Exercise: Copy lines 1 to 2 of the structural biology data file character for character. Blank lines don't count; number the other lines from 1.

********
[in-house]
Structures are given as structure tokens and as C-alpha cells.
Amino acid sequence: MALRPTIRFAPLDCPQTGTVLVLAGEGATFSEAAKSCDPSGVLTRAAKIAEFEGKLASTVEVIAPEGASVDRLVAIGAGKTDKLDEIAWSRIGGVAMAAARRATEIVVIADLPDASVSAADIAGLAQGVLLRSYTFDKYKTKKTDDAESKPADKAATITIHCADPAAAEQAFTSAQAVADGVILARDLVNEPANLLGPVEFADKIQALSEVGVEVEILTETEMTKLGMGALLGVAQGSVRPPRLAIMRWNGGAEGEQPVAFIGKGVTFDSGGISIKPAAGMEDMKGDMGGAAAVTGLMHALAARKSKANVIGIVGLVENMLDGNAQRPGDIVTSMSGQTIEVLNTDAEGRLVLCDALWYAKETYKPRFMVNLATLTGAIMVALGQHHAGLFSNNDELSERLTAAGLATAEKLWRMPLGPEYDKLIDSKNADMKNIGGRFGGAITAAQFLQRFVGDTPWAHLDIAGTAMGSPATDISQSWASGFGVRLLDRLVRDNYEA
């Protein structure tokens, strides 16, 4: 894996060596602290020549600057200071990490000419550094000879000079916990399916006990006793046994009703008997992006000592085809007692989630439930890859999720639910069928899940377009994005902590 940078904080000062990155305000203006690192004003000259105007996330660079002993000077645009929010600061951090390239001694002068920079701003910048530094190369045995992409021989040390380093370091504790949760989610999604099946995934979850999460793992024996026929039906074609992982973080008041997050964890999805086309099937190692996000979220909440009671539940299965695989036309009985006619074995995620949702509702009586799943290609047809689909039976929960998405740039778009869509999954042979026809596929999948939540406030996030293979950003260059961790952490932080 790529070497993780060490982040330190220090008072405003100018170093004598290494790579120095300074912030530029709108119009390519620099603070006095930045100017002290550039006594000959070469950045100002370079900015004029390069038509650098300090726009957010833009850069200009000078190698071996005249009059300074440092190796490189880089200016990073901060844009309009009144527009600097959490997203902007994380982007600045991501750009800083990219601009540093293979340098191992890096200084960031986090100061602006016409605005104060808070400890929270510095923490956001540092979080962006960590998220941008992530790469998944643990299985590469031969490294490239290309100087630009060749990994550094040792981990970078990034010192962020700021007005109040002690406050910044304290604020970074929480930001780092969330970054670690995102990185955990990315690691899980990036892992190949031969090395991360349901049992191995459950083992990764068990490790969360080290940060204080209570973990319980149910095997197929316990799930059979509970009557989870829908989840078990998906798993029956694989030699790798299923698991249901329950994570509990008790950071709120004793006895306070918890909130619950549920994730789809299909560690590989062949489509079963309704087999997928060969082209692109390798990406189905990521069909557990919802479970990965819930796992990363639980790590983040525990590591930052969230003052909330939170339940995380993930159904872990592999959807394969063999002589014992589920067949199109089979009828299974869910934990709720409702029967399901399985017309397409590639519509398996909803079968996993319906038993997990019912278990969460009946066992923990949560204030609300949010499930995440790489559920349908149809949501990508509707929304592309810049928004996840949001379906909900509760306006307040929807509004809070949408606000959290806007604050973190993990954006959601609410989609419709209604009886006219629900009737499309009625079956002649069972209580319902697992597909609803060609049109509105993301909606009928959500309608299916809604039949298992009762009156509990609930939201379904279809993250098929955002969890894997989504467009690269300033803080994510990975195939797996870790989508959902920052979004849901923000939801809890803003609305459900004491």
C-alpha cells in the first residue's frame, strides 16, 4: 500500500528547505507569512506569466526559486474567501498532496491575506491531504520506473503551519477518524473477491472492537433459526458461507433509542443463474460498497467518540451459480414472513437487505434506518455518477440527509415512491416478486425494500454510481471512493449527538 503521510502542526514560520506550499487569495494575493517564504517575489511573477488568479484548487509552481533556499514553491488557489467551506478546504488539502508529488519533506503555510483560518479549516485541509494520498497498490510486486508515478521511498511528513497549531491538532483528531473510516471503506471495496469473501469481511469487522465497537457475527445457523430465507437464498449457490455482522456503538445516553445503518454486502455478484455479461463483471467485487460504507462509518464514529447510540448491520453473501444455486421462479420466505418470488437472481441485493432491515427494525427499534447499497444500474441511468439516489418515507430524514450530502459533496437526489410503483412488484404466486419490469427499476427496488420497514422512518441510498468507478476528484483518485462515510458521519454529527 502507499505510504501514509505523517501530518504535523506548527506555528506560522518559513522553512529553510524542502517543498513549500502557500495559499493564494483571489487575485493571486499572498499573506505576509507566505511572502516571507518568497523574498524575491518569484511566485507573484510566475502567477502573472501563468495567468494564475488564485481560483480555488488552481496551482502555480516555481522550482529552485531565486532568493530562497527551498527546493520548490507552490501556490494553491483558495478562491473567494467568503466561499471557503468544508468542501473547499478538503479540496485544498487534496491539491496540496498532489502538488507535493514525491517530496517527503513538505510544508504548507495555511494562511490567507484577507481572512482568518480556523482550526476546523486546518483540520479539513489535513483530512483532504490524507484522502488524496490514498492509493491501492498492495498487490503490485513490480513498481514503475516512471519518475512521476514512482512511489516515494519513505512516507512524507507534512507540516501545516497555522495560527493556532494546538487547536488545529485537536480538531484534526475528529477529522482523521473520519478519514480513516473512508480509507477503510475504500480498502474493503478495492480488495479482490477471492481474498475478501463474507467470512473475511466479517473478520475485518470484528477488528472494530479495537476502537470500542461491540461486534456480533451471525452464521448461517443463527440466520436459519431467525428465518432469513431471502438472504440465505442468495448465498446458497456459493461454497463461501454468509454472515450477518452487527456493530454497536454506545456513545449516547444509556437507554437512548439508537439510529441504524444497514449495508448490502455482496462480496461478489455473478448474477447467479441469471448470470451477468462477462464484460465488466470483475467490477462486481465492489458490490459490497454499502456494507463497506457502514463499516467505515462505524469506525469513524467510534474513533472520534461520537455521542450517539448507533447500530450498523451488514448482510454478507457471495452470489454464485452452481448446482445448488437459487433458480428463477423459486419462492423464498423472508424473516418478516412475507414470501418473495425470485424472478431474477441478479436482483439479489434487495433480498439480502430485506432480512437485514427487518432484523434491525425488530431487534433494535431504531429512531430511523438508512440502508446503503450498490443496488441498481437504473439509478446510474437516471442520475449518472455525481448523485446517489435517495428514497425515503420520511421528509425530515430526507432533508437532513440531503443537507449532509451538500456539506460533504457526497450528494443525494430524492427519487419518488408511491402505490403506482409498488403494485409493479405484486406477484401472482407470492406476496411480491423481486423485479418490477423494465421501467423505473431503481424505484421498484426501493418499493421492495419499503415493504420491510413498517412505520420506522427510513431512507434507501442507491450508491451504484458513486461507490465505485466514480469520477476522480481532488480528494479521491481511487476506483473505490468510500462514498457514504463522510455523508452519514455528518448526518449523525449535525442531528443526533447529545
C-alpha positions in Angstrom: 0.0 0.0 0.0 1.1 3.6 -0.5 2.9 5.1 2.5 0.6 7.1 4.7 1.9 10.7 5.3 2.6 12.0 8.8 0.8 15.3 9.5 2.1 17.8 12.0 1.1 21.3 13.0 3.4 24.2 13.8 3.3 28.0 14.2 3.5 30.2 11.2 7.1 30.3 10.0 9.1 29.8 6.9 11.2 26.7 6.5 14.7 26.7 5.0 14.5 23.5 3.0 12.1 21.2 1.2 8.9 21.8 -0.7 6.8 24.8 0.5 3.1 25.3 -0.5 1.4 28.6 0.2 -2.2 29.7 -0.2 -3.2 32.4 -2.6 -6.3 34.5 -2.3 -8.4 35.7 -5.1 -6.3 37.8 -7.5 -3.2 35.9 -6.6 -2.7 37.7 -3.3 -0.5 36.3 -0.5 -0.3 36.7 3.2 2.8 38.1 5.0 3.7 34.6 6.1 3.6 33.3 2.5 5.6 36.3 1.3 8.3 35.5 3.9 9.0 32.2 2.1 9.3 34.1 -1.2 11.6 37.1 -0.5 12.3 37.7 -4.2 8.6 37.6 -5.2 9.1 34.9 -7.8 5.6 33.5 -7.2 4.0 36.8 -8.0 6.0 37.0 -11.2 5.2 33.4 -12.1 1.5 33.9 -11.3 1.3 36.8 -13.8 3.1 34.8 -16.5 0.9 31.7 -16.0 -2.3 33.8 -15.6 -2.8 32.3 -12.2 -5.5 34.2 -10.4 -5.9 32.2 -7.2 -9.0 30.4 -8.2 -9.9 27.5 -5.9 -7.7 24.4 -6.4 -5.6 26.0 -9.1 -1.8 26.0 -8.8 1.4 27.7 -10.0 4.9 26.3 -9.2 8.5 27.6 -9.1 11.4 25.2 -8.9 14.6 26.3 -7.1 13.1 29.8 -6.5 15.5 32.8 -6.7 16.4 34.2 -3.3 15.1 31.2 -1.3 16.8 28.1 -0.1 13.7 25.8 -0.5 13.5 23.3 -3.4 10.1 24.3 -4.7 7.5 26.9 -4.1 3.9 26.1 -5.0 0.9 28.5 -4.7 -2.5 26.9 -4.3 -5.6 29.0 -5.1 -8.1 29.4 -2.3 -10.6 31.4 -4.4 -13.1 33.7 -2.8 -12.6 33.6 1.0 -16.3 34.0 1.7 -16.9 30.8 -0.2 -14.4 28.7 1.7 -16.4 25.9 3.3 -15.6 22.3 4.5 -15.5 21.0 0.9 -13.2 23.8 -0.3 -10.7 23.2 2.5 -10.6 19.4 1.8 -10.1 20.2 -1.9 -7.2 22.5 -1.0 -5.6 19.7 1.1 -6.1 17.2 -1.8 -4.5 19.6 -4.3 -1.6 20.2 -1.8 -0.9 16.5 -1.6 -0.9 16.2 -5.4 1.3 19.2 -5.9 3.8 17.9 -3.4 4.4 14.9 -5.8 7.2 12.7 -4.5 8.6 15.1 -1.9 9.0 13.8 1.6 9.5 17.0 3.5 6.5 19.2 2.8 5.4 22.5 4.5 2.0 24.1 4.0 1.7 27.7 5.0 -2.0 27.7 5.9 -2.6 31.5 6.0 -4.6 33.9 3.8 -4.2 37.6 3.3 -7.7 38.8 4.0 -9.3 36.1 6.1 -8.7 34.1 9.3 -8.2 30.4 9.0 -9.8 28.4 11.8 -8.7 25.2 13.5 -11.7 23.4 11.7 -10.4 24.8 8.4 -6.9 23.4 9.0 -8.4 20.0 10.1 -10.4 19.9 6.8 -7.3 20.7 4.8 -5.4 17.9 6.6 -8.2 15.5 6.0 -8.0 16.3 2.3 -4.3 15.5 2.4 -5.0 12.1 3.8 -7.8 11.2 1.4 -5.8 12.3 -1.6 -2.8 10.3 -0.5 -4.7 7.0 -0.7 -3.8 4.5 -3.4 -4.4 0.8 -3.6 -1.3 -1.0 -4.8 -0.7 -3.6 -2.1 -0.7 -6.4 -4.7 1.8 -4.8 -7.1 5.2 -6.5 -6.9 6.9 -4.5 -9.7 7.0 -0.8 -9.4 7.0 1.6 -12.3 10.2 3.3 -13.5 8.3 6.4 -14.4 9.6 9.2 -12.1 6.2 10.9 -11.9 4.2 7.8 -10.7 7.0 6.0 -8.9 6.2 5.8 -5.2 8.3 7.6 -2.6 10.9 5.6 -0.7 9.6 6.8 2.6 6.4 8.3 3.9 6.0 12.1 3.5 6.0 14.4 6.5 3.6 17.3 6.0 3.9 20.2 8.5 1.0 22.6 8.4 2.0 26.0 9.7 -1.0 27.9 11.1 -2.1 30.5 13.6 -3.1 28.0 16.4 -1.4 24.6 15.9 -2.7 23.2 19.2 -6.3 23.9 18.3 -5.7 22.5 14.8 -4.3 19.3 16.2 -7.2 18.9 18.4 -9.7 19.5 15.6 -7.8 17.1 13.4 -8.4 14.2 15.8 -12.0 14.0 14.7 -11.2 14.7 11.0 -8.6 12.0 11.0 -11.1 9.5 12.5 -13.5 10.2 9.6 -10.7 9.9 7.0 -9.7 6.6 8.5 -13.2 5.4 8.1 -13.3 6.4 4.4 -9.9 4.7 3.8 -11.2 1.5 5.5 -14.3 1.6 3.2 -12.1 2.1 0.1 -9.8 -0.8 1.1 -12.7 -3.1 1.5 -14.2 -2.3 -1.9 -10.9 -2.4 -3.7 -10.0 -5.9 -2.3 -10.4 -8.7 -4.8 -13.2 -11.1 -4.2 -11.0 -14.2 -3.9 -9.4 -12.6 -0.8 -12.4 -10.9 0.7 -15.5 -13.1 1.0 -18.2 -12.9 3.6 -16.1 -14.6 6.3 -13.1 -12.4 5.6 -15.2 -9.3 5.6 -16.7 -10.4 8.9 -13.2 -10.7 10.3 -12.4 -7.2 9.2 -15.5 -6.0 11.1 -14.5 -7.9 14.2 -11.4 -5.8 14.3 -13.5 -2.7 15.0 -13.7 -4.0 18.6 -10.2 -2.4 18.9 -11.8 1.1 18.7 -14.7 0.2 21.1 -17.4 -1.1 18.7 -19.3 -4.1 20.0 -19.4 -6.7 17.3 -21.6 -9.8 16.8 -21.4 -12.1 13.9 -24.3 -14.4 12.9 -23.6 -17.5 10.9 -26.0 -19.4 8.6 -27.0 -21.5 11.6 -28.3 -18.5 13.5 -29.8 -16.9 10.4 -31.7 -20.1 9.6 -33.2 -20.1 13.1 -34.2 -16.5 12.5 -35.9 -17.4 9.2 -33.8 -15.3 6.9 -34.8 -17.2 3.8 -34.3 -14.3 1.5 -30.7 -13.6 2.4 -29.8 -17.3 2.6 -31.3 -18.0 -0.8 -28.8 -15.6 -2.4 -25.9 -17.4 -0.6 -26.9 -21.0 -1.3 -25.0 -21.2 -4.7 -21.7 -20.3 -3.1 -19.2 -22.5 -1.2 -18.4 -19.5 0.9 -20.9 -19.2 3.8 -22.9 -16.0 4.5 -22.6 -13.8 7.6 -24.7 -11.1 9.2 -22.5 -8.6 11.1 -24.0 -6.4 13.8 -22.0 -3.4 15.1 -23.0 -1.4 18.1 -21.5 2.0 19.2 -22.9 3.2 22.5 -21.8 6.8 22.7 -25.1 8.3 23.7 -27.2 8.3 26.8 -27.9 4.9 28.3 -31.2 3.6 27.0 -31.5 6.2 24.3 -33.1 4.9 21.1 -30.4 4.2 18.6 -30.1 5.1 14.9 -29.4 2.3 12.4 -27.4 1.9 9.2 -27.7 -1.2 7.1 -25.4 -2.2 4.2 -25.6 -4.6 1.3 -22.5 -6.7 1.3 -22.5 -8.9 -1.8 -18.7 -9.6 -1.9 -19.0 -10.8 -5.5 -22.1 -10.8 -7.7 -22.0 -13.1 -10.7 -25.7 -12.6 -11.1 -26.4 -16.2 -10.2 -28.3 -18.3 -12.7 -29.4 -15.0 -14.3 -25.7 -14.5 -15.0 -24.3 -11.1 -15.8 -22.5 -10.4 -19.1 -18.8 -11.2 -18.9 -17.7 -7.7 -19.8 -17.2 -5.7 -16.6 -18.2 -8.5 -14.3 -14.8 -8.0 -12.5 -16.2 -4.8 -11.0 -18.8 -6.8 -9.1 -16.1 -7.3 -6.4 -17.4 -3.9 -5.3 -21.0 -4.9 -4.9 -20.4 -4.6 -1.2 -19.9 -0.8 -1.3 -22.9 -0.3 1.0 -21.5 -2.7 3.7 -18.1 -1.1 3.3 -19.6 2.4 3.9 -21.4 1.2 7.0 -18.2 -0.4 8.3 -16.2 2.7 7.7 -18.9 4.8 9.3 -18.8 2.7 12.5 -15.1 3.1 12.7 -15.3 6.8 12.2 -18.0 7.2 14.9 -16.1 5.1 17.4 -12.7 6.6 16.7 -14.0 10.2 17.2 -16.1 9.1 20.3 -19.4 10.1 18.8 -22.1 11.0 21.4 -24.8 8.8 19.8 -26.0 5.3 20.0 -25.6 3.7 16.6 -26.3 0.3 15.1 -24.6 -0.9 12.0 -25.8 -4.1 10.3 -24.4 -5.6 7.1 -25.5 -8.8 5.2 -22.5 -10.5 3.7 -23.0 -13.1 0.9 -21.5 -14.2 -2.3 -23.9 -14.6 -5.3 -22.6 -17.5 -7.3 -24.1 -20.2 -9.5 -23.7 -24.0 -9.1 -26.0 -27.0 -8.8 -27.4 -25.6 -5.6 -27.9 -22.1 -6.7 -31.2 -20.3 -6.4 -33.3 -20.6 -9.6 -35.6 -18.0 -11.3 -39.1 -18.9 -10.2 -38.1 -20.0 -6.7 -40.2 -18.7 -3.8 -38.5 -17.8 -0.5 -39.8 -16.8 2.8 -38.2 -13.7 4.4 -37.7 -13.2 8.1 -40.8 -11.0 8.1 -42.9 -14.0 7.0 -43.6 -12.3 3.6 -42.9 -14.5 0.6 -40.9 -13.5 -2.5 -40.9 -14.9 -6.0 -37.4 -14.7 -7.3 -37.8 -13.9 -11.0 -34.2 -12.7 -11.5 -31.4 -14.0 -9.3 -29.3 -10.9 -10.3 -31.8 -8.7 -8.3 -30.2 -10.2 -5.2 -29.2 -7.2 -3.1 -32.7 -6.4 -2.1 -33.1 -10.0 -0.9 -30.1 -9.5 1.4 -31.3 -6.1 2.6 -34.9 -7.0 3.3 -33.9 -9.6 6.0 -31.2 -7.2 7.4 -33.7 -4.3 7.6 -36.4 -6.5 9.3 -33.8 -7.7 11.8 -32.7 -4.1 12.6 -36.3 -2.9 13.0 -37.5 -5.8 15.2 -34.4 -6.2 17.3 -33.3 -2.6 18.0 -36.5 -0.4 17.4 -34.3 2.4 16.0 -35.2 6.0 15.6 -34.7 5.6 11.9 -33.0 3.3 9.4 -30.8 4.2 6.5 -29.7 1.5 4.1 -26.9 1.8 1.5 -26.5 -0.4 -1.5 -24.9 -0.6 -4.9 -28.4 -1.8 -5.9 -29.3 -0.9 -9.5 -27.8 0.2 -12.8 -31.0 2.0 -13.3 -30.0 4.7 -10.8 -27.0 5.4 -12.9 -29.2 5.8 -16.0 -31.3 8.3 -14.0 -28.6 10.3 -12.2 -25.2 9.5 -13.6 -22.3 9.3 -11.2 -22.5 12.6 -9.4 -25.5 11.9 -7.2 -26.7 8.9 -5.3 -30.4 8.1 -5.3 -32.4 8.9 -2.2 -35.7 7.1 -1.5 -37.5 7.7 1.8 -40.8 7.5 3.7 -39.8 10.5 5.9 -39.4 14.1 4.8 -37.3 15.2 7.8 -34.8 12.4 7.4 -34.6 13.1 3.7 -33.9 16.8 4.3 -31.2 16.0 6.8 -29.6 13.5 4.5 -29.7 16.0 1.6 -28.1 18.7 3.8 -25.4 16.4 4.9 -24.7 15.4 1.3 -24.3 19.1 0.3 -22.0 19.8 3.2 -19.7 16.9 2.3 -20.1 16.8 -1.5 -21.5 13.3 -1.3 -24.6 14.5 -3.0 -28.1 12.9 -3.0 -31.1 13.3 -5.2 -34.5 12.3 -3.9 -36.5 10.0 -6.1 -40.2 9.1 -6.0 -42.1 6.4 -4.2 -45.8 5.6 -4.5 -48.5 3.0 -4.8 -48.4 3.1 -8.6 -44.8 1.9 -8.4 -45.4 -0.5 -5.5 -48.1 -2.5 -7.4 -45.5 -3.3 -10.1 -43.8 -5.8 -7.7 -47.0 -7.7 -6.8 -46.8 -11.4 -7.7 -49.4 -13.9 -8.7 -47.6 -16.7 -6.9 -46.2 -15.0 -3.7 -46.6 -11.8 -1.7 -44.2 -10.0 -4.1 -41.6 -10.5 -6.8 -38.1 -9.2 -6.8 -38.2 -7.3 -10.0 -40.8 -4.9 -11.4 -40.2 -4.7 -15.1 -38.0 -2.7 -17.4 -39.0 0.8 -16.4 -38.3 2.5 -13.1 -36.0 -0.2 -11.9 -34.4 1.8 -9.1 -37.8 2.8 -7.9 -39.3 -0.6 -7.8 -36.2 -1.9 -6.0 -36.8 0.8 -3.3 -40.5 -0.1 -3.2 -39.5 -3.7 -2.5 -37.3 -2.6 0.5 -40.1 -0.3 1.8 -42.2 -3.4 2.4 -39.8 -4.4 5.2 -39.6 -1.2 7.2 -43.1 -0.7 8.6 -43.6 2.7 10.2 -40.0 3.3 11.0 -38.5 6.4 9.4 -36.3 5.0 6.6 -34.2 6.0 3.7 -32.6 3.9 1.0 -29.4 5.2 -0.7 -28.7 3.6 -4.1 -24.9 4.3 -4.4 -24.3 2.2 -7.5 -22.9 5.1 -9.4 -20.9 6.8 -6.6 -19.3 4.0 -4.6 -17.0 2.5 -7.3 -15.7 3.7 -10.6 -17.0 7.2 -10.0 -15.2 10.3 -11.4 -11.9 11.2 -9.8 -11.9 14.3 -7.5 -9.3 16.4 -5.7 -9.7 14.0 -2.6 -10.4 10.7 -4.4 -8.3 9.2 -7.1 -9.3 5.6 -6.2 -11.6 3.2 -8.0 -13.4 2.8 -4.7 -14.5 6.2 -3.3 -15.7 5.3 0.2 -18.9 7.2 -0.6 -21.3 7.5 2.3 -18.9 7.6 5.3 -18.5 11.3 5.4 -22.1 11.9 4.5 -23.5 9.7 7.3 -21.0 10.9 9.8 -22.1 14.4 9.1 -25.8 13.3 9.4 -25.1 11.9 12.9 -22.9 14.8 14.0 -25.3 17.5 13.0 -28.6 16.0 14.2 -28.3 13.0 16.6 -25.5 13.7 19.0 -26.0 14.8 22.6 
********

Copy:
[in-house]
Structures are given as structure tokens and as C-alpha cells.